How Italy’s fashion houses are rescuing its cultural gems

Colosseum

Famed for fashion, food – and of course, history – Italy has the greatest number of UNESCO World Heritage Sites of any country in the world.

However, other social needs have taken priority in economically turbulent times. Italy’s stifling public debt means that the country’s budget for maintaining and restoring some of its greatest tourist attractions has been drastically reduced.

It is estimated that as much as a third of culture budgets (€1.42 billion) have been cut over the past three years, leaving restoration of historic monuments to the generosity of private donors.

Results of neglect

The bigger problem is that basic maintenance on many of the country’s cultural gems has been neglected for years.

The result is that chunks of marble have been plummeting from the Colosseum, ancient walls have been reduced to rubble and even bits of the baroque Trevi Fountain and the Spanish Steps have crumbled; changing forever the face of that illustrious monument. And that’s just in Rome!

By Livioandronico2013 - Own work, CC BY-SA 4.0, https://commons.wikimedia.org/w/index.php?curid=45365468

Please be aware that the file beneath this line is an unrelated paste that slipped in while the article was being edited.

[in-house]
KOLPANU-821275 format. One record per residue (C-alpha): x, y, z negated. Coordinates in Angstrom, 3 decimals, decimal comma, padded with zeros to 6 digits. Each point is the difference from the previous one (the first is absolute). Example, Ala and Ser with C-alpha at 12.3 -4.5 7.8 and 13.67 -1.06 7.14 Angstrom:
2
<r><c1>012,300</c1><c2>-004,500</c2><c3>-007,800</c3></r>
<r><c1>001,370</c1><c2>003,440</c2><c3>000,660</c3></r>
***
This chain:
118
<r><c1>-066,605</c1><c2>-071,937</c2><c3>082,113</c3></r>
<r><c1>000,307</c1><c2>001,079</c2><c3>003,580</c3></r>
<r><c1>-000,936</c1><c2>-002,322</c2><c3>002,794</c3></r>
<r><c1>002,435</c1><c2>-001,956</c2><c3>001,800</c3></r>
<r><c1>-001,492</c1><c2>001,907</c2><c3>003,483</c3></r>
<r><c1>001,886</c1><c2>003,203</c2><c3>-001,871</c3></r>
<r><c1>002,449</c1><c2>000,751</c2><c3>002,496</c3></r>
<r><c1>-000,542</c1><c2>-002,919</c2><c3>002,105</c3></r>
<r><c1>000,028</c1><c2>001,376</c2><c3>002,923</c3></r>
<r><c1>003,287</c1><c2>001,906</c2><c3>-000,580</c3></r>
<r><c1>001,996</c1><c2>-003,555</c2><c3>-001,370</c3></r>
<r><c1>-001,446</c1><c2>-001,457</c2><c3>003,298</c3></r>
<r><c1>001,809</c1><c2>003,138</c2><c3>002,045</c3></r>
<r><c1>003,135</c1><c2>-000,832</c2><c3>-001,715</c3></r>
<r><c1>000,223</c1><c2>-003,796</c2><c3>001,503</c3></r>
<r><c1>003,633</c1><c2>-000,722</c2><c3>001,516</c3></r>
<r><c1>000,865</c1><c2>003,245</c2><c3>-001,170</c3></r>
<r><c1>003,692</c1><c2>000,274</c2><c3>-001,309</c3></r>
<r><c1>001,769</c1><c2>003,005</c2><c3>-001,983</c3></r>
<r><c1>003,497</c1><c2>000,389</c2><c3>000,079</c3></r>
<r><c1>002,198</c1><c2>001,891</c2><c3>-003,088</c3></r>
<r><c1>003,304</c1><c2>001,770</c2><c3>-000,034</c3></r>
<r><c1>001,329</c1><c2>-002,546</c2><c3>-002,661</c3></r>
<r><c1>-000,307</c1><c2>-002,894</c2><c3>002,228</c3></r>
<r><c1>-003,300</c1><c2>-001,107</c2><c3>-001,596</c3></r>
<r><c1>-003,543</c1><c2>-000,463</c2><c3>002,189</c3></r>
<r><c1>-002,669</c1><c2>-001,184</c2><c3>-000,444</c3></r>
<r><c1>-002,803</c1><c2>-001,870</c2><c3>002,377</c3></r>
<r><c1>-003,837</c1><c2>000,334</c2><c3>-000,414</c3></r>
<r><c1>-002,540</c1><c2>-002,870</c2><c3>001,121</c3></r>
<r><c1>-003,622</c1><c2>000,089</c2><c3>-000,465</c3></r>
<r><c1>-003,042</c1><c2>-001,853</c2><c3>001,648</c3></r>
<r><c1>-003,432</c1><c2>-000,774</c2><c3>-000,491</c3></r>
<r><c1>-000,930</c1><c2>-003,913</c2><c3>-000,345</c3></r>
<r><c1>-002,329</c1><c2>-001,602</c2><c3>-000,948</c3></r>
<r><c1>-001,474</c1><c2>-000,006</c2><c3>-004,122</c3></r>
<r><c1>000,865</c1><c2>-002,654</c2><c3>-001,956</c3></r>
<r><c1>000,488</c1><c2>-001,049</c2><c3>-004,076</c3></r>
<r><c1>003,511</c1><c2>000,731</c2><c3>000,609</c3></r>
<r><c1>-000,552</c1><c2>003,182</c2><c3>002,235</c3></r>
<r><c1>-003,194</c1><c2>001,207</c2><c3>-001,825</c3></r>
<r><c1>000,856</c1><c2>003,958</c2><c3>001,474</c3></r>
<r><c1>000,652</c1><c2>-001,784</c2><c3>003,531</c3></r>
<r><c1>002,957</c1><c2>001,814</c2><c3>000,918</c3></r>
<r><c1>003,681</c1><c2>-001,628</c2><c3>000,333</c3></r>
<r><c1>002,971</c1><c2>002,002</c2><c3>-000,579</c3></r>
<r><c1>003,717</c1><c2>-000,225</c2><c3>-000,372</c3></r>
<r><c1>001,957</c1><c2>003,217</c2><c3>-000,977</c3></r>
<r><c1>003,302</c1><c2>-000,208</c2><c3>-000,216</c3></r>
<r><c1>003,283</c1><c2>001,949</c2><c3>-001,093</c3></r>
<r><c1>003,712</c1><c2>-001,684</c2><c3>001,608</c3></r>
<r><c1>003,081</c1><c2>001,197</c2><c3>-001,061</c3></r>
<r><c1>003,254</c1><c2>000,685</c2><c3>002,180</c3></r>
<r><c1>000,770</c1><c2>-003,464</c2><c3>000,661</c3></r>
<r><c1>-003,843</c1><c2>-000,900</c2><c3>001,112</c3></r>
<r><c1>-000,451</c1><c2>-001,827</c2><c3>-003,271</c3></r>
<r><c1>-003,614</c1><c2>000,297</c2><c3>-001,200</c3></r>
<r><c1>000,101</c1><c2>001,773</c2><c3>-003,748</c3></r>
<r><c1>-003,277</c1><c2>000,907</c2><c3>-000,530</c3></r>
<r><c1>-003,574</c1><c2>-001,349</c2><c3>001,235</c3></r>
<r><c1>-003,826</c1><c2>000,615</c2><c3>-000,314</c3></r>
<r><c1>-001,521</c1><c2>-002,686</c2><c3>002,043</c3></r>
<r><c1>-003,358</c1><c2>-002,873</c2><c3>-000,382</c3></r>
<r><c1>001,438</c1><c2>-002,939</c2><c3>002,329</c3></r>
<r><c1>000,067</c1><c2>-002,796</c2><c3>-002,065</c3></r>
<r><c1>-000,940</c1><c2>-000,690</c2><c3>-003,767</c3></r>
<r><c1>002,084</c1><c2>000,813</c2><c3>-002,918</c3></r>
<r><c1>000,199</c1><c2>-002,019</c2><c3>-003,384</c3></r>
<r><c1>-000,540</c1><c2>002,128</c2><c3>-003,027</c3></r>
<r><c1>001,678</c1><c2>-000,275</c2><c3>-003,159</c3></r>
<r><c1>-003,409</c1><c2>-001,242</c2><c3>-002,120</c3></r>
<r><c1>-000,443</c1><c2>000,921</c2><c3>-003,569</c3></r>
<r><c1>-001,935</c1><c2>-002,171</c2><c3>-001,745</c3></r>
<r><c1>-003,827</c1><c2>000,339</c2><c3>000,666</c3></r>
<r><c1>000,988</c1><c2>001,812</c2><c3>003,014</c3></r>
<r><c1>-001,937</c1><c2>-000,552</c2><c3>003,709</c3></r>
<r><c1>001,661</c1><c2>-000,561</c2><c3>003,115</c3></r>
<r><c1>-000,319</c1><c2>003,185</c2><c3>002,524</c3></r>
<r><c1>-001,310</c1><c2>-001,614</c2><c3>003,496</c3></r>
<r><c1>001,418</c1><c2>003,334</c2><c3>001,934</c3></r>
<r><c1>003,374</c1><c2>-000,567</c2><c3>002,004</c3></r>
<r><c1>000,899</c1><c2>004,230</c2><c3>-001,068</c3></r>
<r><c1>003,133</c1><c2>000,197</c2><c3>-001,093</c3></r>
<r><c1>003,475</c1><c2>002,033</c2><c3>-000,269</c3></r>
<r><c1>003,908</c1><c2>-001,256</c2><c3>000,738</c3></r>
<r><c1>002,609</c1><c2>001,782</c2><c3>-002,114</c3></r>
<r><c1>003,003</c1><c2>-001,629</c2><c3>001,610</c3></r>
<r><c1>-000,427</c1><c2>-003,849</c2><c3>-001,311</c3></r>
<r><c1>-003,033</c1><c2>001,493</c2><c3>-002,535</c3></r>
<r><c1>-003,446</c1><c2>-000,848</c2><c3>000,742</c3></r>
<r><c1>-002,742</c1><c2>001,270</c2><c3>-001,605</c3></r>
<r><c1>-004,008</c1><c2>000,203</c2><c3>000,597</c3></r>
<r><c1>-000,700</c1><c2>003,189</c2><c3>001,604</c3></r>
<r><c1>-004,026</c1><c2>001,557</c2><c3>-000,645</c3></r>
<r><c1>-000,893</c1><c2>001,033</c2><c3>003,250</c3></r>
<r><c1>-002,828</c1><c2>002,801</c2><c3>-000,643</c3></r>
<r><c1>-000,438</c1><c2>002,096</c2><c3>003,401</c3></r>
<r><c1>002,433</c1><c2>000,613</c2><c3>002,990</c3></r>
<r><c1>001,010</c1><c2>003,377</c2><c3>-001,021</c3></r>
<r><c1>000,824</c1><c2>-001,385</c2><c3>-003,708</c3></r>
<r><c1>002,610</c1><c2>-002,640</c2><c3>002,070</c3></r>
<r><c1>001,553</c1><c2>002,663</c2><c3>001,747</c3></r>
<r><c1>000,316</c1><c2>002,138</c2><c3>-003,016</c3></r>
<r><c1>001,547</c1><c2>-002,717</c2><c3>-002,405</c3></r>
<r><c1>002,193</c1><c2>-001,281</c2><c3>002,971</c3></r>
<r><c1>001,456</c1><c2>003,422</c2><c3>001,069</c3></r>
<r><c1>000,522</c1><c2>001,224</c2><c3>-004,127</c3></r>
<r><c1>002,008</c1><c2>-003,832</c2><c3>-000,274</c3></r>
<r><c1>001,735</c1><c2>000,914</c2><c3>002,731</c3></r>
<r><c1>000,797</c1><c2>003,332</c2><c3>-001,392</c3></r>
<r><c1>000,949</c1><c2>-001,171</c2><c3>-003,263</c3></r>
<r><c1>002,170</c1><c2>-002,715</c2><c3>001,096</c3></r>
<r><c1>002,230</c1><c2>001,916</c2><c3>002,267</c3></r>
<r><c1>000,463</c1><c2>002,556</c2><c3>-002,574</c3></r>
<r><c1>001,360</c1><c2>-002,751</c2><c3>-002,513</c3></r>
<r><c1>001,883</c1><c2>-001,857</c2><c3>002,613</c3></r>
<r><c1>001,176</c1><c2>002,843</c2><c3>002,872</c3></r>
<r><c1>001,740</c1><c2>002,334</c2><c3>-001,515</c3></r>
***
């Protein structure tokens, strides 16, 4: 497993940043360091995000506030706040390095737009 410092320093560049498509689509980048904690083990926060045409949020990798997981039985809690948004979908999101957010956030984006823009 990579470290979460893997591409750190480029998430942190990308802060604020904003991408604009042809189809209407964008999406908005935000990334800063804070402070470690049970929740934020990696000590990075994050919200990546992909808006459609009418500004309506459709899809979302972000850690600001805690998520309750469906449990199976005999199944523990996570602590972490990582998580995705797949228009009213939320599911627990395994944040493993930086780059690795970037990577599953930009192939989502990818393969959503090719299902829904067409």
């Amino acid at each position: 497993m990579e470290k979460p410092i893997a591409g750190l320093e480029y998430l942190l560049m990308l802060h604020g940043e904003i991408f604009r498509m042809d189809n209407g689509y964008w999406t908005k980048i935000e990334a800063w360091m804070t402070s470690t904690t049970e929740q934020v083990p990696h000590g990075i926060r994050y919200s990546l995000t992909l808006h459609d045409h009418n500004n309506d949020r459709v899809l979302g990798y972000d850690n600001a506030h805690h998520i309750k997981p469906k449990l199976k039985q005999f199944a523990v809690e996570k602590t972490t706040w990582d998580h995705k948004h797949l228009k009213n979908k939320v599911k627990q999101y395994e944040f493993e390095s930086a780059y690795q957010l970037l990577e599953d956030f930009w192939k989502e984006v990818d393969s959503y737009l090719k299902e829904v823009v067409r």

By Livioandronico2013Own work, CC BY-SA 4.0, https://commons.wikimedia.org/w/index.php?curid=45365468

The Italian fashion industry steps forward

  • In 2011, luxury leather goods company Tod’s, pledged €25 million ($32 million) toward the restoration of the Colosseum.
  • In May 2013, Diesel agreed to restore the Rialto Bridge in Venice to the tune of €5 million ($6.4 million).
  • In January 2013 Fendi, the maker of high-end leather handbags has pledged €2.5 million ($3.2 million) for the restoration of Trevi Fountain, as well as Le Quattro Fontane; both in Rome.
  • Yuzo Yagi, an international businessman at the helm of Yagi Tsusho Limited –  a global marketing and merchandising company – has pledged his support to the restoration of another Roman monument, the 2000-year-old Pyramid of Cestius. His generosity is an expression of gratitude to a country with which he has decades-old business ties.
  • The latest to pledge funds is the revered luxury jeweller Bulgari. Rome’s Scalinata Della Trinità dei Monti – better known as the Spanish Steps – is set to undergo a €1.5-million restoration financed by Bulgari. The last major renovation of the popular tourist site took place in 1995. Bulgari says the refurbishment is a “special gift from Bulgari to its city” to mark its 130th anniversary.

What brands get back:

As well as the PR value of maintaining a heritage site, some brands also gain substantial marketing advantages, for instance:

During the restoration of Trevi fountain, Fendi will be allowed to display its logo at the site. A plaque dedicated to the brand will be displayed at the site for four years after completion of the restoration.

Diesel is reportedly allowed to place advertising billboards over a part of the Rialto Bridge during that restoration. (Advertisements on some of their most cherished monuments don’t seem to bother locals).

In addition, many designers acknowledge a need to give back to their beloved country!